“But we are confident. We know that leadership within the community has come together to help us get this far and we’ll keep working together.”

The bid includes 17 cities in the U.S., three in Mexico and three in Canada.

In a conference call with members of the media, U.S. Soccer Federation President Carlos Cordeiro said he’s not looking forward to narrowing down the cities. Cordeiro worked with Canada Soccer President Steven Reed and Mexican Football Federation President Decio De María to make the United Bid a reality.

“We were blessed with 23 really world-class facilities, stadiums,” he said. “Some iconic, some brand-new, cutting-edge and everything in between. I think it will be a very difficult decision that we will all have to make, the three of us and obviously the folks at FIFA, when we have to determine the final 16.”

Orlando City SC CEO Alex Leitão is on board with the bid.

“We are extremely excited and honored that the United States will be one of the countries that will host the 2026 FIFA World Cup,” he said in a statement. “This is a moment that everyone involved in the sport in this country should be proud of as it is a result of everyone’s hard work and commitment to grow the beautiful game not only in the United States, but also in Canada and Mexico.

“Like it did in 1994, this World Cup will further allow us to celebrate the soccer culture in this country and inspire a new generation. We can’t wait for the opportunity to continue showing Orlando’s great passion for soccer in what will be the largest and most successful FIFA World Cup in history.”

The passion of the fans of both the Lions and Orlando City SC’s National Women’s Soccer League team Orlando Pride were contributing factors when Orlando was included as a potential host city, Siegel said.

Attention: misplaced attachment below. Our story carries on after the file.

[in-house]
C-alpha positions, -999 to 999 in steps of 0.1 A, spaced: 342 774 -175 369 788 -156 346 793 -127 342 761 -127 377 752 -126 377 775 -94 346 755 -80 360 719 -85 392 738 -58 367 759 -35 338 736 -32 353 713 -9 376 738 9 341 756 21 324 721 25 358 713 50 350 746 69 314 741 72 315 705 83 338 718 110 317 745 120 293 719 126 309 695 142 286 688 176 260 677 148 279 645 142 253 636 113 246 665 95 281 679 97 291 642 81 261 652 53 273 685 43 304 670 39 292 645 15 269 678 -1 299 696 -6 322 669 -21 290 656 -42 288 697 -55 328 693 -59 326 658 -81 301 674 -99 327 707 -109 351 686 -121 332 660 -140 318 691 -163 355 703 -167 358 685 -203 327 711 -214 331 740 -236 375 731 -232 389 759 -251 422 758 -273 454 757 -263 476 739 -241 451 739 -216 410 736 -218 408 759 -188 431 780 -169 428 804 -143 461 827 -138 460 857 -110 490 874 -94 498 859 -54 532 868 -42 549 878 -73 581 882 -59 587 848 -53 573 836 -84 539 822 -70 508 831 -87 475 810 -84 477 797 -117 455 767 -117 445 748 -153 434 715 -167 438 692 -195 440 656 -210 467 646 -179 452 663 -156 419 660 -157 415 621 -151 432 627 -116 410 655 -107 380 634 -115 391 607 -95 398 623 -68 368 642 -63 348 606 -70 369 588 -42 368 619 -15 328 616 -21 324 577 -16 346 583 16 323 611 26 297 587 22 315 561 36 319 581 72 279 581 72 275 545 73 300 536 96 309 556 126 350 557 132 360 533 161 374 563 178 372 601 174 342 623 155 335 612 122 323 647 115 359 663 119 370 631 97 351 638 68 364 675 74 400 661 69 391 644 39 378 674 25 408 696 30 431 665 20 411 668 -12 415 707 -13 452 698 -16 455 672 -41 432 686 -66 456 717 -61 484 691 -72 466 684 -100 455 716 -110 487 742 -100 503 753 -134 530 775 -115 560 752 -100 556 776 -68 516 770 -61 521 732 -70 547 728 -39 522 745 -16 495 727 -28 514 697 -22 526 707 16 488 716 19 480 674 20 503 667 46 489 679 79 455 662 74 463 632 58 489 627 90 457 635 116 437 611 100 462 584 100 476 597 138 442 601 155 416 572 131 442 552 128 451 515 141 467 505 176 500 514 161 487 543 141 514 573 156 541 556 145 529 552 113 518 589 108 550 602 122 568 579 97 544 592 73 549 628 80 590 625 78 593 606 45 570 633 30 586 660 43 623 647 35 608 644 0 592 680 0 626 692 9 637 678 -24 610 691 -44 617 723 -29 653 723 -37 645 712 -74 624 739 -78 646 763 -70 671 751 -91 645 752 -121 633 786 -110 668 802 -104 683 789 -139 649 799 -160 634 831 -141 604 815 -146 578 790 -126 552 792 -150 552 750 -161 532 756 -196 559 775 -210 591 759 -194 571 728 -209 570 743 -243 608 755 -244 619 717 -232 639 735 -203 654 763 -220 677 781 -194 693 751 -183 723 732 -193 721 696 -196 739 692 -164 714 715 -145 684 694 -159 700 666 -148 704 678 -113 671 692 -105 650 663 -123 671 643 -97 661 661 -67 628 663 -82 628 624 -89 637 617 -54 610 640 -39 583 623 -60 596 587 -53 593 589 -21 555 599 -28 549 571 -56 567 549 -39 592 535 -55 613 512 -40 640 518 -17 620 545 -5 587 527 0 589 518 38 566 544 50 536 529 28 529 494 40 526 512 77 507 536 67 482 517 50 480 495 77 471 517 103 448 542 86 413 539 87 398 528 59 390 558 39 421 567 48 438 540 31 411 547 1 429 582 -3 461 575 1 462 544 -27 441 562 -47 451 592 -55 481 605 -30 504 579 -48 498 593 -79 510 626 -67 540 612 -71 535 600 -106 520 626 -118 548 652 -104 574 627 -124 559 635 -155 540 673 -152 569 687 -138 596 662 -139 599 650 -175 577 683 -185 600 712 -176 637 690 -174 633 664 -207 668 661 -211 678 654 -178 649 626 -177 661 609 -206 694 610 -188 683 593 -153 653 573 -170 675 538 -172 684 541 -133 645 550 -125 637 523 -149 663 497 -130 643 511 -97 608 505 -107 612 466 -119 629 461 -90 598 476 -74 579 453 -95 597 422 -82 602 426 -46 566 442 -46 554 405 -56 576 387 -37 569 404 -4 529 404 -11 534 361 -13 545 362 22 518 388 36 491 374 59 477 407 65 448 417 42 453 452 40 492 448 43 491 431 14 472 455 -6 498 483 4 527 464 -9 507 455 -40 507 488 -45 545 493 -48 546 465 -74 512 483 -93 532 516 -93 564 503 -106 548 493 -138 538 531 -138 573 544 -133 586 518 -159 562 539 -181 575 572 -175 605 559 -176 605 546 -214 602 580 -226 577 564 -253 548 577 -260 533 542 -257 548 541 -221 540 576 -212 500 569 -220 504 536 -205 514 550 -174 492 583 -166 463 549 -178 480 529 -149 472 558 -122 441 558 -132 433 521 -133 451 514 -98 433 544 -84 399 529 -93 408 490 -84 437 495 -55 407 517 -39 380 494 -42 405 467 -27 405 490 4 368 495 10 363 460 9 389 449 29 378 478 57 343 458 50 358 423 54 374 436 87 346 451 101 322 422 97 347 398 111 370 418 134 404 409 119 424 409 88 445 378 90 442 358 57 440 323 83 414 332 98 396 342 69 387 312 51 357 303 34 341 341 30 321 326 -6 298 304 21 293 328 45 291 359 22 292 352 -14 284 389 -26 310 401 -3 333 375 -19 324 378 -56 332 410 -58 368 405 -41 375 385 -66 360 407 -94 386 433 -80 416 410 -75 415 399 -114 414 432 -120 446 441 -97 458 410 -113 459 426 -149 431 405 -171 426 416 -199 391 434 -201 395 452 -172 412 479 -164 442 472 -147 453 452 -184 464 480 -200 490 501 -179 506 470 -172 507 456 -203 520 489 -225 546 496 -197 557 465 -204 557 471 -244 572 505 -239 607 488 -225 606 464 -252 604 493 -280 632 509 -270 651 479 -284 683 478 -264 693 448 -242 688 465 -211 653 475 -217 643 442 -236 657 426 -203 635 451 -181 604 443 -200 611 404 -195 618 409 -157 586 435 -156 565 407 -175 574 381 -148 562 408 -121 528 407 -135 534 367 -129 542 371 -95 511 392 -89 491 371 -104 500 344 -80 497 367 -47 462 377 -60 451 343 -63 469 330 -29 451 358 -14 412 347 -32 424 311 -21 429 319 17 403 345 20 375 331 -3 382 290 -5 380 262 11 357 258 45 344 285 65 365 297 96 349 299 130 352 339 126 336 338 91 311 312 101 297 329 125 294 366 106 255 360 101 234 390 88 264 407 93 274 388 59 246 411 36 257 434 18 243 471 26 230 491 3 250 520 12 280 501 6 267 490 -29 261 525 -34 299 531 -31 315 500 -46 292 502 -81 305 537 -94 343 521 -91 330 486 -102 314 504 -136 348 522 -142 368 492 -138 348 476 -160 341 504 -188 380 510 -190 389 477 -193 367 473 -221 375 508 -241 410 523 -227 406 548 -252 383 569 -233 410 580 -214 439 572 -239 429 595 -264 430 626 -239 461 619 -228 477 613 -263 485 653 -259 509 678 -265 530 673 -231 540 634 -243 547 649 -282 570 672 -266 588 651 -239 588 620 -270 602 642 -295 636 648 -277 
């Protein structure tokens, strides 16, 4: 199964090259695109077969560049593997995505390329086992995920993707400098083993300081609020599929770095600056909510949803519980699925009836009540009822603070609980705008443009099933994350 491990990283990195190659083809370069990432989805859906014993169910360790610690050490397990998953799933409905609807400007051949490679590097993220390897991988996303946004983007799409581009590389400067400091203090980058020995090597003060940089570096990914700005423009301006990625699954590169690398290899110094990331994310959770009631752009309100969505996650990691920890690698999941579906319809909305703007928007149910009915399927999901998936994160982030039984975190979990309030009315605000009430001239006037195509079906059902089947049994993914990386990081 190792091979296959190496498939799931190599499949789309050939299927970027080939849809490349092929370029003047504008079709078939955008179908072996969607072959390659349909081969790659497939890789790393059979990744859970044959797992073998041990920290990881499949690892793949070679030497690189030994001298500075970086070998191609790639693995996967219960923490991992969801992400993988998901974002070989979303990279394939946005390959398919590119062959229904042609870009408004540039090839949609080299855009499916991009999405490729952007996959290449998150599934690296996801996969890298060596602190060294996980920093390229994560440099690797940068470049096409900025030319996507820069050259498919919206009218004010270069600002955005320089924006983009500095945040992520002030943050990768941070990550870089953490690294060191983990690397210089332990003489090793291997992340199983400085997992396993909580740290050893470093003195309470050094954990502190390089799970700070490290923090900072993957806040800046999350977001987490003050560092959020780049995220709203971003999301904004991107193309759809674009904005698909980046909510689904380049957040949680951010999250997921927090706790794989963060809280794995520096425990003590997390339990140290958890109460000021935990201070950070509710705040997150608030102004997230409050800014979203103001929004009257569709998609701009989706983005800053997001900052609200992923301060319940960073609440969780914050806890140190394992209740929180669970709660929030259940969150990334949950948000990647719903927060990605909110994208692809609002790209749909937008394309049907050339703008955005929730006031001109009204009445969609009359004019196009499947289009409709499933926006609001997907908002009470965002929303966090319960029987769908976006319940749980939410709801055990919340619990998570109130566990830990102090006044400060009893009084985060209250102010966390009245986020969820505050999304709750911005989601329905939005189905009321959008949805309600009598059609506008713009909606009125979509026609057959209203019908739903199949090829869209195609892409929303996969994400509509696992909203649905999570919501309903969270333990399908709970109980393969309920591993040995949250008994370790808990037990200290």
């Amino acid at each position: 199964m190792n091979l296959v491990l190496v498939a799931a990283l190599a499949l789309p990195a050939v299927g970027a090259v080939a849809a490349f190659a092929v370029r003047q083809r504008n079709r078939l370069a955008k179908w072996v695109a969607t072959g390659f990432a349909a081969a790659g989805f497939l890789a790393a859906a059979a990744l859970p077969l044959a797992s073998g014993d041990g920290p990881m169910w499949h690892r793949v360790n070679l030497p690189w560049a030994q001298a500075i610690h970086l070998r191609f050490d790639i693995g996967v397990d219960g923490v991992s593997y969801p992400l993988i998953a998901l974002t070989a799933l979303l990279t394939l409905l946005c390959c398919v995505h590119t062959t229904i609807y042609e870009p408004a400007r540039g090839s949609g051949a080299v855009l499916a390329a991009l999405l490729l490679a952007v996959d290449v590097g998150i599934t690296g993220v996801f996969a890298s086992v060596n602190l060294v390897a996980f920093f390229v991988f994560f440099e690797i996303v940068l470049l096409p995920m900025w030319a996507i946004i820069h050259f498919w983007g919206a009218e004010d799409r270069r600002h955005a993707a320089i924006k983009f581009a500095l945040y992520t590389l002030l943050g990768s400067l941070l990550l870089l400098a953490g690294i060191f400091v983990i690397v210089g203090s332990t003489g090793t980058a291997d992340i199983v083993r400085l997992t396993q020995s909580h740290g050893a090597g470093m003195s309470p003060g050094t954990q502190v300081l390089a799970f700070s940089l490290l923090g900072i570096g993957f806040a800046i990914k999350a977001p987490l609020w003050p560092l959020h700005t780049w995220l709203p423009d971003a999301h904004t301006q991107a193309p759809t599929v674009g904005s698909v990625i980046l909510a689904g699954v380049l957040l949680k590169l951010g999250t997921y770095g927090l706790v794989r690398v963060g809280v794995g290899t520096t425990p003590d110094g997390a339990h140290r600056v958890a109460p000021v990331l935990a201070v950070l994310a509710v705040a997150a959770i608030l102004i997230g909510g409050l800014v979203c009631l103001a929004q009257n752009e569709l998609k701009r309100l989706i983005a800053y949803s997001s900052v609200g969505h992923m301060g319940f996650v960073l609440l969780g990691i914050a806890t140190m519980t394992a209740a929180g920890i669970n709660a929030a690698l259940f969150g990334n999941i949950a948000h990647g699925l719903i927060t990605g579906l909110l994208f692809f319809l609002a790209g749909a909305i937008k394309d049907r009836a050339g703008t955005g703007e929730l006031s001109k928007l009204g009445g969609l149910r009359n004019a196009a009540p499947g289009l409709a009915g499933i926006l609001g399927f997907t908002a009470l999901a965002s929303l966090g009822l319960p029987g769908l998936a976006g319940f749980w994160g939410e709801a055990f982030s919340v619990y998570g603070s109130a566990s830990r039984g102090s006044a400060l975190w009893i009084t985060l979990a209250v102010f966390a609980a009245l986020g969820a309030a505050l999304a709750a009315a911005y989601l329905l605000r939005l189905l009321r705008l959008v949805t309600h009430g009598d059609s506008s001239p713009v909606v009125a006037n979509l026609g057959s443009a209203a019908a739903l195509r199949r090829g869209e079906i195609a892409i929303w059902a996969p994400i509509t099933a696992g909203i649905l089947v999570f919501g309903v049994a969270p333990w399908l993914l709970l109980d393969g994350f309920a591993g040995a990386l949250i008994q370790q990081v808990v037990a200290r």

Earlier in the process, some cities expressed concerns about FIFA’s financial and security requirements for host cities and opted out of consideration for the bid. Chicago, Minneapolis and British Columbia’s Vancouver, among others, dropped out, citing uncertainty regarding public funds needed to host World Cup matches.

Siegel said for now, the Orlando bid committee is still awaiting clarity on what its next steps should be.

Miami is the only other Florida city that could potentially host matches, though Siegel said collaboration wasn’t a topic of discussion when Orlando’s bid was put together.

“I think going into the process, it was really about Orlando, our assets, what we could bring to the table — nothing related to clustering a region,” he said. “It that changes, we’ll certainly respond accordingly.”

While Orlando waits for more host requirement details, Siegel said there is one thing soccer fans can do to help bolster the bid.

“The reason that Orlando is so well thought of and has been throughout this process is very much attributable to the passion of our soccer community,” Siegel said. “So when it comes to our professional teams, the Lions and Pride; the international teams we’ve hosted, the portfolio of positive and well-attended matches is in our favor.”

Staff writer Iliana Limón Romero contributed to this report.